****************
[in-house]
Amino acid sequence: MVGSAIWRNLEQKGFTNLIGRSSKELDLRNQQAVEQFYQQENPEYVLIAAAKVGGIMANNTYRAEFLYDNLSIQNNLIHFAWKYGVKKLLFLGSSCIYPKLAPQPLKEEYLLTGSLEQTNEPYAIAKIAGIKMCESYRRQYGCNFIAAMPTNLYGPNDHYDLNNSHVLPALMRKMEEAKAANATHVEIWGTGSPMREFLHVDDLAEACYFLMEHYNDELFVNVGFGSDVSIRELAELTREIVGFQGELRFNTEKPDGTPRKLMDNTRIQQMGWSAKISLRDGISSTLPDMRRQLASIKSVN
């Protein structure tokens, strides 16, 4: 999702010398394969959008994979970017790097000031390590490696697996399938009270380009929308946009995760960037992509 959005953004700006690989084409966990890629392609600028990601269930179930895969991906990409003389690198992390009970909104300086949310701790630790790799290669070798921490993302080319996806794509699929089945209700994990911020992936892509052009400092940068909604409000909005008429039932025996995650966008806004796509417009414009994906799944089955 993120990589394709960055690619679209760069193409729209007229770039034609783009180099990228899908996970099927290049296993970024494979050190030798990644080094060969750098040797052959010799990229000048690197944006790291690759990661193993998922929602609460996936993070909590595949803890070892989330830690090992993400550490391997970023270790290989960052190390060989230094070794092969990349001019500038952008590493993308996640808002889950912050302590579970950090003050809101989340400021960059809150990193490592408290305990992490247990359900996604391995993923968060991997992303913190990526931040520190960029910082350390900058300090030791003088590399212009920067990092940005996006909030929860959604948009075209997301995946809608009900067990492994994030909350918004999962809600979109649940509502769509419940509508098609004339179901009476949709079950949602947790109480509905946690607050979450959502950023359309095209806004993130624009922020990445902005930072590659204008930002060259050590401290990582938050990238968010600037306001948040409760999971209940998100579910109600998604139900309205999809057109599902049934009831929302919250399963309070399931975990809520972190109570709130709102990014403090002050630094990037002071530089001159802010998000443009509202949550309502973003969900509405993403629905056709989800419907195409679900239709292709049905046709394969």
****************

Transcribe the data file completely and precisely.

[in-house]
Amino acid sequence: MVGSAIWRNLEQKGFTNLIGRSSKELDLRNQQAVEQFYQQENPEYVLIAAAKVGGIMANNTYRAEFLYDNLSIQNNLIHFAWKYGVKKLLFLGSSCIYPKLAPQPLKEEYLLTGSLEQTNEPYAIAKIAGIKMCESYRRQYGCNFIAAMPTNLYGPNDHYDLNNSHVLPALMRKMEEAKAANATHVEIWGTGSPMREFLHVDDLAEACYFLMEHYNDELFVNVGFGSDVSIRELAELTREIVGFQGELRFNTEKPDGTPRKLMDNTRIQQMGWSAKISLRDGISSTLPDMRRQLASIKSVN
């Protein structure tokens, strides 16, 4: 999702010398394969959008994979970017790097000031390590490696697996399938009270380009929308946009995760960037992509 959005953004700006690989084409966990890629392609600028990601269930179930895969991906990409003389690198992390009970909104300086949310701790630790790799290669070798921490993302080319996806794509699929089945209700994990911020992936892509052009400092940068909604409000909005008429039932025996995650966008806004796509417009414009994906799944089955 993120990589394709960055690619679209760069193409729209007229770039034609783009180099990228899908996970099927290049296993970024494979050190030798990644080094060969750098040797052959010799990229000048690197944006790291690759990661193993998922929602609460996936993070909590595949803890070892989330830690090992993400550490391997970023270790290989960052190390060989230094070794092969990349001019500038952008590493993308996640808002889950912050302590579970950090003050809101989340400021960059809150990193490592408290305990992490247990359900996604391995993923968060991997992303913190990526931040520190960029910082350390900058300090030791003088590399212009920067990092940005996006909030929860959604948009075209997301995946809608009900067990492994994030909350918004999962809600979109649940509502769509419940509508098609004339179901009476949709079950949602947790109480509905946690607050979450959502950023359309095209806004993130624009922020990445902005930072590659204008930002060259050590401290990582938050990238968010600037306001948040409760999971209940998100579910109600998604139900309205999809057109599902049934009831929302919250399963309070399931975990809520972190109570709130709102990014403090002050630094990037002071530089001159802010998000443009509202949550309502973003969900509405993403629905056709989800419907195409679900239709292709049905046709394969």